Five areas where training is best farmed out to professionals
It's no secret that for a business to grow and thrive, managers and employees must constantly improve their skills through ongoing instruction.
But not all skills are created equal, and the same goes for training. There's a lot the boss can teach: The correct procedure for greeting the customer, mopping the floor or closing up at night. But there are also big-picture skills best left to professional instructors. Specialized abilities usually require specialized teaching.
Here are five areas in which training is best farmed out to professionals, rather than tackled in-house.
At least in retail, internal and external theft together make up one of the top reasons for losing money. This is one area where the boss typically doesn't have the expertise to train the employees, says Robert D. Sollars, president of Sollars Security Shield. The trouble is, loss can take a number of forms: There’s theft, scam, embezzlement, creative conspiring between employees and outside actors. Even if businesses know how to tackle any one of these, they probably won't know all the finer points.
2. Lean operations.
With its process-improvement tools and efficiency concepts, Lean Six Sigma has proven a useful tool for improving business patterns–first in manufacturing and lately across diverse verticals. With its problem-solving methodologies and quality-enhancement techniques, it's a potential powerhouse, says Becky Boyd, content-marketing specialist at Rea & Associates. But it can't be taught by a layman with a Dummies guide. It typically requires a team of skilled facilitators to bring the concept to life.
3. Telephonic greetings.
R. Travis Shortt of Aspyr Communications recommends using experts for telemarketing and cold-calling training. "It's been my bread and butter for over 30 years, and it's the one training that most sales managers find daunting," he says. "There is an art to effectively setting a quality appointment or making a sales call." Without quality training, people end up frustrated and with lackluster results. They rely too much on the script, or they play too heavy-handed. This is a subtle skill, one that should be taught by a pro.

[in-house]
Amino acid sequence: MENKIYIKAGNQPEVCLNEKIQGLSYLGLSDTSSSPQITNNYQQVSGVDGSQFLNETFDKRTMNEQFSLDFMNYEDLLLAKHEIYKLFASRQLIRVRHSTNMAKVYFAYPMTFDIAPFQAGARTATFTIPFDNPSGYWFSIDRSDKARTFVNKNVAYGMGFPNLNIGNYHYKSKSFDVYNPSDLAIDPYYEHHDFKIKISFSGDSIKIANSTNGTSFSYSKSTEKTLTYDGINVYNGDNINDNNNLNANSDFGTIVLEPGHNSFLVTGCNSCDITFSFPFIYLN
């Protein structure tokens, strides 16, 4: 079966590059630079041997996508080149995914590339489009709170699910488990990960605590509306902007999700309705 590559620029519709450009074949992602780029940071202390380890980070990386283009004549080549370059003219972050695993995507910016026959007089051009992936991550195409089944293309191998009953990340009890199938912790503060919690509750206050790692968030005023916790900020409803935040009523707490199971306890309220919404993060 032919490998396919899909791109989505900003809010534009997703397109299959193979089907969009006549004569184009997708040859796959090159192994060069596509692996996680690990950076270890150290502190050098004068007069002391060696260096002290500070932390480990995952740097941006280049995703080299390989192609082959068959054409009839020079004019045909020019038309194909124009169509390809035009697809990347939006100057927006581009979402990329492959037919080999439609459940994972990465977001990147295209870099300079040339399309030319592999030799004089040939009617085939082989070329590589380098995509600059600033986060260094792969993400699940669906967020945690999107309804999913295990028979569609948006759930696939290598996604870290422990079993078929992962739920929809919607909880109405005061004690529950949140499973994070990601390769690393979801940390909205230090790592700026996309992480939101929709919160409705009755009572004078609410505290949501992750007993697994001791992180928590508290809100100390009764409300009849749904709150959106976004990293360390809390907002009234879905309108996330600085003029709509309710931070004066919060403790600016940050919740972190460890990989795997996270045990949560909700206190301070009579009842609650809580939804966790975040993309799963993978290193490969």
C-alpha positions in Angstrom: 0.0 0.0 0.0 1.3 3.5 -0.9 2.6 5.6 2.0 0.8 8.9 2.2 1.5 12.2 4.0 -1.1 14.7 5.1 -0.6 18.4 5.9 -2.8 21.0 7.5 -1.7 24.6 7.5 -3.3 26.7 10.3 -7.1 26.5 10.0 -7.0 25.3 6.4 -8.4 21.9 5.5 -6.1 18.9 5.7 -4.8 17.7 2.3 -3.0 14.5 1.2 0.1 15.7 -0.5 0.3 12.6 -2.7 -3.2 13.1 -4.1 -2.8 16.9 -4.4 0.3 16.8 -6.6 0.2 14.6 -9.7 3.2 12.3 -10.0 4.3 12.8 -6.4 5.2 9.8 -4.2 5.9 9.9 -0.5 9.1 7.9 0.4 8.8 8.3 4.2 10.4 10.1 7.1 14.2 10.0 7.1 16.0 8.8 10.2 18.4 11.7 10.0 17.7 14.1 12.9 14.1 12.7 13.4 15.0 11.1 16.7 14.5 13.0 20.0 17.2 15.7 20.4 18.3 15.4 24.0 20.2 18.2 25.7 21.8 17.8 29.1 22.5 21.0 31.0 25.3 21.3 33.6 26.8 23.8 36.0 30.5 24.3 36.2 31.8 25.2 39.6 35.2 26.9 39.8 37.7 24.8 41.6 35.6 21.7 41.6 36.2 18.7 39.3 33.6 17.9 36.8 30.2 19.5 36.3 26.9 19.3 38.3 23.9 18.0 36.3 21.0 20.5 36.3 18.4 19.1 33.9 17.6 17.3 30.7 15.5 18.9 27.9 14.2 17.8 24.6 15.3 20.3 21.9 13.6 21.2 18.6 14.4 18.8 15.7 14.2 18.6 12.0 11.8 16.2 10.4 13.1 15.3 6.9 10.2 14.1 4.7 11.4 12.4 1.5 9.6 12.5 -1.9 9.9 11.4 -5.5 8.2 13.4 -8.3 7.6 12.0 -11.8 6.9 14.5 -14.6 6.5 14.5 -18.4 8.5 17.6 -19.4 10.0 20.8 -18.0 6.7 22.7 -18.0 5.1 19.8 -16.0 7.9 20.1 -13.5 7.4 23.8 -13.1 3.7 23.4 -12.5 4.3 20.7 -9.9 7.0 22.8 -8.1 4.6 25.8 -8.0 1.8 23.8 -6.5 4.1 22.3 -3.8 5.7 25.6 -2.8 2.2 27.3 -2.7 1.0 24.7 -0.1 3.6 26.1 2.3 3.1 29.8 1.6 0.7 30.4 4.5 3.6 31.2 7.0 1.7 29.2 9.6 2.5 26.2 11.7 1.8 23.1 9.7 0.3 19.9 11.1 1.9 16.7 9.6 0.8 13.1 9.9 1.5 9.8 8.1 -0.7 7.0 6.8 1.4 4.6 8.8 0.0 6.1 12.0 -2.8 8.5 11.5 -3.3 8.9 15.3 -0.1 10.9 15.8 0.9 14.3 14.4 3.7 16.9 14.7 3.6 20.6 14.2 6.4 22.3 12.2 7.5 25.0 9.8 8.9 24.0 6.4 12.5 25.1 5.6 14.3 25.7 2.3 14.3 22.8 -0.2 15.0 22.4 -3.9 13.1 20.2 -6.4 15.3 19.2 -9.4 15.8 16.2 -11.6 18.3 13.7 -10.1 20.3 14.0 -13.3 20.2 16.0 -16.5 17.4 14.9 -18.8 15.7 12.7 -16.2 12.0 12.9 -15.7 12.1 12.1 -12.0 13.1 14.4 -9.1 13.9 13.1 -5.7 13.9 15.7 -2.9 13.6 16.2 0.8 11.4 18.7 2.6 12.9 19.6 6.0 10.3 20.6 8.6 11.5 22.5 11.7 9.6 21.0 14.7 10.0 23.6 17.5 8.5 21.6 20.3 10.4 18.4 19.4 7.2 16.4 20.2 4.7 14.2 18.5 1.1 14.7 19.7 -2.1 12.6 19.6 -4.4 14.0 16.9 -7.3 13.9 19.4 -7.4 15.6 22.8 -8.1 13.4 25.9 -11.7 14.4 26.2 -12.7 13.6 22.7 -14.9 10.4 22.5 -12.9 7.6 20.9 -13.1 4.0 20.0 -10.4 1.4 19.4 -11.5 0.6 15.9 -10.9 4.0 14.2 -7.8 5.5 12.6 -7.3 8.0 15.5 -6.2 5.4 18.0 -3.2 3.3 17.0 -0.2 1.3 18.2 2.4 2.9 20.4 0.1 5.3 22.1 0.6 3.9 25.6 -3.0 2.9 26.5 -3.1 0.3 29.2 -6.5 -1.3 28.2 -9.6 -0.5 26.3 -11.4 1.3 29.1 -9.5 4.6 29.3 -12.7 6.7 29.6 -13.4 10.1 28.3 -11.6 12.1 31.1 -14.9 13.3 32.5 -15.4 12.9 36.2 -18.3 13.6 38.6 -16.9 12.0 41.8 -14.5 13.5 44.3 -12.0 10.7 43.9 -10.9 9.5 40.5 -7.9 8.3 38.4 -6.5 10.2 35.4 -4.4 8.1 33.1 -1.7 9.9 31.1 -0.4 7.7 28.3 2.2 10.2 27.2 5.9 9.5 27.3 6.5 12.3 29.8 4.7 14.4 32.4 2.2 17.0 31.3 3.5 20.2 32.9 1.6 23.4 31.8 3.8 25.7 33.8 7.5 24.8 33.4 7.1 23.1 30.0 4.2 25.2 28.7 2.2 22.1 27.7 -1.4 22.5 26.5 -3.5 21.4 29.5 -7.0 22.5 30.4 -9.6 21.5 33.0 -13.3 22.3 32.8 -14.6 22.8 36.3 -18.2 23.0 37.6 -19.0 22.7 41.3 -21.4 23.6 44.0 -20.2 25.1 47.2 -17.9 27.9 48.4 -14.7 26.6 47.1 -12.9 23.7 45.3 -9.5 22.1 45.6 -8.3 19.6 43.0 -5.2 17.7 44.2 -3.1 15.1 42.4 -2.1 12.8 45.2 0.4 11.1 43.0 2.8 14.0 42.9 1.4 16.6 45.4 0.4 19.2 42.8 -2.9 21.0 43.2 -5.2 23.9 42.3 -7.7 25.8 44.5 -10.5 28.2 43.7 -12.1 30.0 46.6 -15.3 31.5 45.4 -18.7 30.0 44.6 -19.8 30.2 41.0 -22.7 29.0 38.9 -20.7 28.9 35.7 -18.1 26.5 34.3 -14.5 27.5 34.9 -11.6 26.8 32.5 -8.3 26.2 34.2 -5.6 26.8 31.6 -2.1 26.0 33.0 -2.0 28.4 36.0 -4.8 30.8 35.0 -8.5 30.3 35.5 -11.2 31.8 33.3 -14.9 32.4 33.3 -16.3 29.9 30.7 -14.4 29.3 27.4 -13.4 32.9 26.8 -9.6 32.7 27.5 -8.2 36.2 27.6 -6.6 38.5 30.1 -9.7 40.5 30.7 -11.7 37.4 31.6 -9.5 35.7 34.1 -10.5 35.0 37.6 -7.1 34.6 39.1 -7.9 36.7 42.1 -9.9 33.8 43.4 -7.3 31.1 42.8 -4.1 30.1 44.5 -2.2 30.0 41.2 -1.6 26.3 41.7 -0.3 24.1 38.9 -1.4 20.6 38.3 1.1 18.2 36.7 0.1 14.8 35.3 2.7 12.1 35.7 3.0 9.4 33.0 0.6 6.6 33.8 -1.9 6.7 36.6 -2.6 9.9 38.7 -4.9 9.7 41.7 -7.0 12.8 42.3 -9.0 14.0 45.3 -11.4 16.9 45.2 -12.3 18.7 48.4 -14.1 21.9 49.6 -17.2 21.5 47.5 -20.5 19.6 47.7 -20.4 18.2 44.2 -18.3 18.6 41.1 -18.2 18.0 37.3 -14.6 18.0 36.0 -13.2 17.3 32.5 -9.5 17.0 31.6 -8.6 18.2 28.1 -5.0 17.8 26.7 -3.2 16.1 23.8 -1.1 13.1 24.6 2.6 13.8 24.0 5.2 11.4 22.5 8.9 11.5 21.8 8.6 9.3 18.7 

4. Google AdWords.
Present-day darling of the marketing trade, AdWords offers a way to laser-target potential customers, monitor trends and compile effectiveness data on the fly to enable quick changes in strategy. But this isn't a game for amateurs, says Vin Ferrer, social-media strategist with Graphic D-Signs. "With a constantly evolving service such as this, anyone worth their mettle needs to have the fundamentals committed to memory. That means taking part in an extensive training program to get up to speed, something that is going to run at least 15 hours if it is comprehensive. If you're serious about utilizing AdWords, you need to be able to navigate its complex user interface with confidence. Otherwise, you could end up quickly losing any money put into it."
So here’s the thing about leadership and development training: Mostly likely you are trying to fix problems or enhance capabilities that, by nature, are part of your in-house operations. Doing this training in-house, you probably won't have the needed perspective that comes with an outside point of view. "It's very possible that attempting to do this in-house could actually further complicate existing challenges," says Nathan R. Mitchell of Clutch Consulting.